But lay up for yourselves treasures in heaven, where neither moth nor rust doth corrupt,
and where thieves do not break through nor steal. Matthew 6:20
An important part of LDS theology is the importance of temples. We believe that attending the temple can provide great treasures of knowledge and inspiration. But I'm not talking about that right now. I'm talking about this guy:
Yep, you got it. It's Sundararajan - the retired police officer. Personally, most policemen I know don't look like Mr. Sundararajan. Perhaps he was undercover. What does Sundararajan have to do with temples? Be patient, and I'll tell you.
Sundararajan lived near his local Hindu temple, called "Sree Padmanabhaswamy" in Trivandrum, India. (I promise I am not making any of this up.)
Here is the temple: (I think the building next door is the customer service center that I call when I have questions on my credit card bill.)
The local legend was that there was a treasure in the temple that had been accumulated over many years. Sundararajan was concerned that the temple and the alleged treasure wasn't guarded. So, he had a wild hair, (get it, wild hair? Man, that's funny! OK. If you don't get it, look at his picture, then you'll get it.) Anyway, Mr. Sundarajan asked the government to come down and inventory what they could find, and see if it needed better security.
So, a couple weeks ago, the government went to the temple and opened up the underground vaults to get an idea of what this mythical treasure was all about. They did find some treasure. The found some gold, some silver, some emeralds, some diamonds. All told, they estimated the worth of the treasure to be somewhere in the neighborhood of $22 million dollars.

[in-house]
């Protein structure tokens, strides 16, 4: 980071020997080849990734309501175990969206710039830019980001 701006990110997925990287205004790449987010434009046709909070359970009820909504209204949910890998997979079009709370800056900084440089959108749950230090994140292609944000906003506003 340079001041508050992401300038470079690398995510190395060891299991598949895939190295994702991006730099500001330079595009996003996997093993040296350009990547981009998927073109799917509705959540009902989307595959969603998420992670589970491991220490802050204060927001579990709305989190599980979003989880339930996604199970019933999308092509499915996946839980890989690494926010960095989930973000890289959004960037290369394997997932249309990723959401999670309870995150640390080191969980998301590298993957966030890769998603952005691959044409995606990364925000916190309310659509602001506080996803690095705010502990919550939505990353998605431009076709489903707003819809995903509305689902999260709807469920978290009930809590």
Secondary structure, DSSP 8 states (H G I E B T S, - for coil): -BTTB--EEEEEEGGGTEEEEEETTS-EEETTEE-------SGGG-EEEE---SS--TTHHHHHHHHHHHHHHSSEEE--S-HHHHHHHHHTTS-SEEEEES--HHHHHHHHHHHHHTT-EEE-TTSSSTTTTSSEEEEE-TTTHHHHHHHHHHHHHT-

Wait! Did I say $22 Million? I meant $22 BILLION worth of hidden treasure.
Ropes made of gold, sacks of diamonds, crowns, golden statues, 2000lbs of gold coins - you know Indiana Jones/National Treasure type stuff. There is even one more vault that they are afraid to open because there are markings on the door saying that if you open it, you will incur the "Divine Wrath". Again, I'm not making any of this up, even though this all reminds me of the Indiana Jones ride at Disneyland.
Rather than incur the "Divine Wrath", they formed a committee to talk about who should open it, or if anyone should open it. Kind of a Hindu "hot potato". They also formed committees to decide what to do about the treasure they found. Some say it belongs to the deity and should stay put, others say there could possibly be some people in India that could use a few bucks. (For example, the education budget for the entire nation is $11 billion) I'm sure they'll be fighting about it for years to come.
Whatever they choose to do with it, you gotta be surprised that it even exists, let alone the size. Turns out the the Maharajas over the past few hundred years had been acquiring a lot of wealth, and kept it locked up in the temple vaults. A lot of the treasure is from donations from the local worshippers. Sad, but you gotta admire their devotion.
I have been to many of the LDS temples, and my guess is that on a good day, the cafeteria and the clothing counter might amass in the neighborhood of $500. Personally, I am glad to that our temples are not repositories of vast treasures - at least to my knowledge...
A final note: Mr. Sundararajan achieved his goal to have the vaults opened on earlier this month. Sadly, he died two weeks later on July 17th. He was 70 years-old.